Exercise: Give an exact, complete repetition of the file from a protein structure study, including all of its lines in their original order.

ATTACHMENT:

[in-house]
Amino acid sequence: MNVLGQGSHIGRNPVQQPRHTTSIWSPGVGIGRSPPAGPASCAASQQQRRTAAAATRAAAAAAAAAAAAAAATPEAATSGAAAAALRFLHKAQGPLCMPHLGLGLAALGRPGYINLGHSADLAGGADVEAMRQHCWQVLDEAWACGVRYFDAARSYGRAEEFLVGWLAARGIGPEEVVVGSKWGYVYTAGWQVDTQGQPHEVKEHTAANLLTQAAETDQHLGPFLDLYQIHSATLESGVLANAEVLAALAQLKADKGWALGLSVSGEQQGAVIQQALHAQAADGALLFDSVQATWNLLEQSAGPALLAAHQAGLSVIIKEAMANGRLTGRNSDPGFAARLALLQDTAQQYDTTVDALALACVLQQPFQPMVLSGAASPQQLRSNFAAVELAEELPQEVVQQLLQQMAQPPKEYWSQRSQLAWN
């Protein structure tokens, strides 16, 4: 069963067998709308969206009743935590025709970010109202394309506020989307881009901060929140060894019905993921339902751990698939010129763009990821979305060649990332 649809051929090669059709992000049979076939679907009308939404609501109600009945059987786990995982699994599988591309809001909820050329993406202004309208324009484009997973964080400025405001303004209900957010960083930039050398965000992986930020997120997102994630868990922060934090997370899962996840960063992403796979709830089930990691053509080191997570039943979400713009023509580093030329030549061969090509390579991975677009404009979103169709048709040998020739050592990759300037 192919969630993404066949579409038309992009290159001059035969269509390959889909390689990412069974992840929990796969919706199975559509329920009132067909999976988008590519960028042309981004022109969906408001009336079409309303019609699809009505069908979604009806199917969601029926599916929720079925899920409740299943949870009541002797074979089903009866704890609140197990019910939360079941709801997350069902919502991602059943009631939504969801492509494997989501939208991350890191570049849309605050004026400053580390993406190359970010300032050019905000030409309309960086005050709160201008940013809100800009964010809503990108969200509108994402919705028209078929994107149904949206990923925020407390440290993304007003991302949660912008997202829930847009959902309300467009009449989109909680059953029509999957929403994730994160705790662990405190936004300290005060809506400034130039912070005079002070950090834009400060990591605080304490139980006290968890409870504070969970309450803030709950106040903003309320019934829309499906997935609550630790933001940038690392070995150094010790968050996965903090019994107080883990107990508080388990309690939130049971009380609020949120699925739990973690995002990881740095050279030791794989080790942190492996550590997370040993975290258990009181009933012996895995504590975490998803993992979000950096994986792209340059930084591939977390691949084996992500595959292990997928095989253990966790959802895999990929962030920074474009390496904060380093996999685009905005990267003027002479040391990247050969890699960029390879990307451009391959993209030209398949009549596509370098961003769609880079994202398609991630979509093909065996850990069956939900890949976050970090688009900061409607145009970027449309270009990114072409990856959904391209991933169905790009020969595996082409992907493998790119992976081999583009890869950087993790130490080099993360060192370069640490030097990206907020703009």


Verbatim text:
[in-house]
Amino acid sequence: MNVLGQGSHIGRNPVQQPRHTTSIWSPGVGIGRSPPAGPASCAASQQQRRTAAAATRAAAAAAAAAAAAAAATPEAATSGAAAAALRFLHKAQGPLCMPHLGLGLAALGRPGYINLGHSADLAGGADVEAMRQHCWQVLDEAWACGVRYFDAARSYGRAEEFLVGWLAARGIGPEEVVVGSKWGYVYTAGWQVDTQGQPHEVKEHTAANLLTQAAETDQHLGPFLDLYQIHSATLESGVLANAEVLAALAQLKADKGWALGLSVSGEQQGAVIQQALHAQAADGALLFDSVQATWNLLEQSAGPALLAAHQAGLSVIIKEAMANGRLTGRNSDPGFAARLALLQDTAQQYDTTVDALALACVLQQPFQPMVLSGAASPQQLRSNFAAVELAEELPQEVVQQLLQQMAQPPKEYWSQRSQLAWN
């Protein structure tokens, strides 16, 4: 069963067998709308969206009743935590025709970010109202394309506020989307881009901060929140060894019905993921339902751990698939010129763009990821979305060649990332 649809051929090669059709992000049979076939679907009308939404609501109600009945059987786990995982699994599988591309809001909820050329993406202004309208324009484009997973964080400025405001303004209900957010960083930039050398965000992986930020997120997102994630868990922060934090997370899962996840960063992403796979709830089930990691053509080191997570039943979400713009023509580093030329030549061969090509390579991975677009404009979103169709048709040998020739050592990759300037 192919969630993404066949579409038309992009290159001059035969269509390959889909390689990412069974992840929990796969919706199975559509329920009132067909999976988008590519960028042309981004022109969906408001009336079409309303019609699809009505069908979604009806199917969601029926599916929720079925899920409740299943949870009541002797074979089903009866704890609140197990019910939360079941709801997350069902919502991602059943009631939504969801492509494997989501939208991350890191570049849309605050004026400053580390993406190359970010300032050019905000030409309309960086005050709160201008940013809100800009964010809503990108969200509108994402919705028209078929994107149904949206990923925020407390440290993304007003991302949660912008997202829930847009959902309300467009009449989109909680059953029509999957929403994730994160705790662990405190936004300290005060809506400034130039912070005079002070950090834009400060990591605080304490139980006290968890409870504070969970309450803030709950106040903003309320019934829309499906997935609550630790933001940038690392070995150094010790968050996965903090019994107080883990107990508080388990309690939130049971009380609020949120699925739990973690995002990881740095050279030791794989080790942190492996550590997370040993975290258990009181009933012996895995504590975490998803993992979000950096994986792209340059930084591939977390691949084996992500595959292990997928095989253990966790959802895999990929962030920074474009390496904060380093996999685009905005990267003027002479040391990247050969890699960029390879990307451009391959993209030209398949009549596509370098961003769609880079994202398609991630979509093909065996850990069956939900890949976050970090688009900061409607145009970027449309270009990114072409990856959904391209991933169905790009020969595996082409992907493998790119992976081999583009890869950087993790130490080099993360060192370069640490030097990206907020703009």